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For US Cotton Growers, Sustainability Is the Goal and Synthetics the Enemy

While cotton is certainly caught up in the political trade drama playing out on the global stage, it doesn’t mean that growers around the world are fighting against each other.

Mark Messura, senior vice president for global supply chain marketing at Cotton Incorporated, explained that 77 countries produce cotton and more than 60 countries trade in the commodity. The U.S. is the third largest producer and the top exporter of cotton, shipping to more than 40 countries annually.

“So, the U.S. is squarely in the middle of world trade in cotton,” Messura told the audience at the United States Fashion Industry Association’s and American Import Shippers Association’s Apparel Importers Trade & Transportation Conference Thursday in New York.

“But there is something else unique, when it comes to sustainability of U.S. cotton,” he added. “U.S. cotton producers and the industry organizations for cotton continue to lead global cotton sustainability efforts. And they do that through continual improvement…through research, measurement and science…and most importantly, what we learn in the U.S. goes freely and openly to 77 countries and other industry organizations that are looking to advance and improve cotton.”

Messura said the reason the U.S. cotton industry shares such information and methods is that “cotton worldwide competes with synthetic fibers, not countries competing against each other for cotton production.”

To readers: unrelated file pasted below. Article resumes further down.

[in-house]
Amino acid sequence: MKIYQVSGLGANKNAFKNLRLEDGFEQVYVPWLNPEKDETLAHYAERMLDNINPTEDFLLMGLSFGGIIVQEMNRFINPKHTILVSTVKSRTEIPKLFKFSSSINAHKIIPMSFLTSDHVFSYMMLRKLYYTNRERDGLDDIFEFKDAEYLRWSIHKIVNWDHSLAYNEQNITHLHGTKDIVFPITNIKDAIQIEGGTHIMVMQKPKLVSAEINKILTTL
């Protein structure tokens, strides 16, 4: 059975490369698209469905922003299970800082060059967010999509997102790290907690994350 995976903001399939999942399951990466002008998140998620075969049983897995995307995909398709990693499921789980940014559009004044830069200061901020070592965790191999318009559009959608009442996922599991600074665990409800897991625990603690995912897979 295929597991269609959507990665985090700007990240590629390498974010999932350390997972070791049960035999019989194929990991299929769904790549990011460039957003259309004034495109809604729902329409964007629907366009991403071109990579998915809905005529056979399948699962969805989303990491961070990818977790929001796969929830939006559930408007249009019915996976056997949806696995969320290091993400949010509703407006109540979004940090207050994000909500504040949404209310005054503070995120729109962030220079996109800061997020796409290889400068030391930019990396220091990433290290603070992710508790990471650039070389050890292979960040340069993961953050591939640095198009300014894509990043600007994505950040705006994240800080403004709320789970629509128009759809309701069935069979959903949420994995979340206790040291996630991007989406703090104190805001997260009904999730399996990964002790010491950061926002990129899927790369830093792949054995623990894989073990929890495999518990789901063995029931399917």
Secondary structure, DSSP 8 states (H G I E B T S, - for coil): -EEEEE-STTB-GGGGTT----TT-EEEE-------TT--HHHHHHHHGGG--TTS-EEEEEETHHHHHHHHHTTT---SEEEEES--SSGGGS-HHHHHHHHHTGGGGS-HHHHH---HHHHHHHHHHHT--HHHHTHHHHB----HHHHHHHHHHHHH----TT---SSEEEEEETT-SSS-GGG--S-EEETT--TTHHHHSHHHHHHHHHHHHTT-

The U.S. industry, he said, has a strong record of achievement in areas such as land use, soil loss or erosion control, water use and greenhouse gas reduction. The Field to Market program, a group of 166 organizations, comes together to look at the data and see if there has been improvement or regression.

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Messura noted that the industry has identified key areas of improvement by 2025. This includes land-use efficiency, reduction in soil loss, increasing irrigation efficiency, improved energy usage and increasing soil carbon.

The Cotton Leads program, born out of partnership between the Australian and U.S. cotton industries, connects textile manufacturers, brands and retailers with opportunities to support cotton growers’ sustainability efforts and to share data, resources and technologies to improve cotton around the world, he added.

Putting these sustainable methods into practice is Lacy Vardeman, a Texas cotton and beef producer, who revealed how she has incorporated many new technologies and means of growing and cultivating cotton on her farm.

Vardeman explained how she has transformed her cotton growing operation in myriad ways, so that “every year we become sustainable.” This includes a GPS-guided planter that saves energy, the planting of cover crops “so that none of our ground is ever exposed” and allows for moisture retention and less irrigation, and chemical use reduction—“we have sprayed any insecticides since the early 2000s,” she noted, including significant reduction in pesticide usage.

These methods are not only environmentally sound, Vardeman said, but also cut down on fuel consumption and costs of materials. She added that she does believe in using GMO-modified cotton seed because it can be engineered for the Texas climate and result in less water and chemical usage and create a better fiber for the mills.